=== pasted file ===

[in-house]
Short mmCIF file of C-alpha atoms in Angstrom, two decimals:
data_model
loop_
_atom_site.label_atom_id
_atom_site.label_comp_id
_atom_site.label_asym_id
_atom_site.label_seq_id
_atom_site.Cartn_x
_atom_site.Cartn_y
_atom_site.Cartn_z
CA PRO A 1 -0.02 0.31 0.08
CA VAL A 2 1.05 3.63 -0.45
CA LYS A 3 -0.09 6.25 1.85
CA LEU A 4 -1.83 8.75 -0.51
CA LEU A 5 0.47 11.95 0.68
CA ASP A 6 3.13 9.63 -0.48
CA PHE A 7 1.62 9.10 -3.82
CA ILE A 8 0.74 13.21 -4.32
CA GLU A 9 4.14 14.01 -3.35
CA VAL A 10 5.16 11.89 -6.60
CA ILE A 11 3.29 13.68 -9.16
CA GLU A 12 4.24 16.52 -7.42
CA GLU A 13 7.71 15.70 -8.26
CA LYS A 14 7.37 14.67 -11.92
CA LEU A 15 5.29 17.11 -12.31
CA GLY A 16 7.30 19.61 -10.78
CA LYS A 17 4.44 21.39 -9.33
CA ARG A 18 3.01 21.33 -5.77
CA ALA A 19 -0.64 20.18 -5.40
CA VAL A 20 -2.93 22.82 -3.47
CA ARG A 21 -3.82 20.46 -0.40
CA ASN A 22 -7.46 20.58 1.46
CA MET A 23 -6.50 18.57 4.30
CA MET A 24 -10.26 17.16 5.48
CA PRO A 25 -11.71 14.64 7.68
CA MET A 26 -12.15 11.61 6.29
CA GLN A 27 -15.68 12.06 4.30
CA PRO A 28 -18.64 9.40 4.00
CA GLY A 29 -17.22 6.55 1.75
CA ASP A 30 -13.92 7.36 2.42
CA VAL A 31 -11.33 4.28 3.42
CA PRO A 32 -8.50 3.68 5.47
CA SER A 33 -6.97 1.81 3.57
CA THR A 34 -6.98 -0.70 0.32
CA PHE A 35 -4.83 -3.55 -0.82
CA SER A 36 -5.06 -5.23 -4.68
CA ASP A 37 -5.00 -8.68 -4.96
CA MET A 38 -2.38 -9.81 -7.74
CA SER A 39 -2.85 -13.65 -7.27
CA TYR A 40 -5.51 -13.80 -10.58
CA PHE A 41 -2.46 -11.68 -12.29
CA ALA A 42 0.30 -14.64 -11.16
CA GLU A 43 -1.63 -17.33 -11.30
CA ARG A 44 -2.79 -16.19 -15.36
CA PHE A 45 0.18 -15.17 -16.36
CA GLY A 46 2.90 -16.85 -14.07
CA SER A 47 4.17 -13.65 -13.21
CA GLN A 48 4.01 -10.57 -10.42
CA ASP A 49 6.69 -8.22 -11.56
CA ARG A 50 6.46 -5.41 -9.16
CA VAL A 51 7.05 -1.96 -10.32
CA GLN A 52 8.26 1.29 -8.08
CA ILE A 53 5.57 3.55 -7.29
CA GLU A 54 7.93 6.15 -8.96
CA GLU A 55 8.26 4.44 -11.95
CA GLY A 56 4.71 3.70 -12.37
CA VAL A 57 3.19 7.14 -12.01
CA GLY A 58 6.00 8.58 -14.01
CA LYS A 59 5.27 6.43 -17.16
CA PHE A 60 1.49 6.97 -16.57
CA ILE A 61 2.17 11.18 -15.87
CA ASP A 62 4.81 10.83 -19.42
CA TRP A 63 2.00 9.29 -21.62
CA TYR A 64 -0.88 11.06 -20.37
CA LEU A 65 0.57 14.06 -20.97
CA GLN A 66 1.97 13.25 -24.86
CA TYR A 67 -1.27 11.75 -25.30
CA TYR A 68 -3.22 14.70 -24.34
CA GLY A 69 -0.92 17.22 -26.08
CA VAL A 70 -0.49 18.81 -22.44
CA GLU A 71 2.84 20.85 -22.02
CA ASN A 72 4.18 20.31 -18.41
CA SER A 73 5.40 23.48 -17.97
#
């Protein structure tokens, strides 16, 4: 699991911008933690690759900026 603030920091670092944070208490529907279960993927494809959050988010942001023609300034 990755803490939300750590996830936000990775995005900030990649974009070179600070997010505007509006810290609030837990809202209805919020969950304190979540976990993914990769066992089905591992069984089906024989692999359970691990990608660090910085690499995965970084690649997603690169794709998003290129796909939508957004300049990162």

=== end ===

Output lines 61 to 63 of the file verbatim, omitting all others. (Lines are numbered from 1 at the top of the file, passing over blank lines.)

CA ARG A 50 6.46 -5.41 -9.16
CA VAL A 51 7.05 -1.96 -10.32
CA GLN A 52 8.26 1.29 -8.08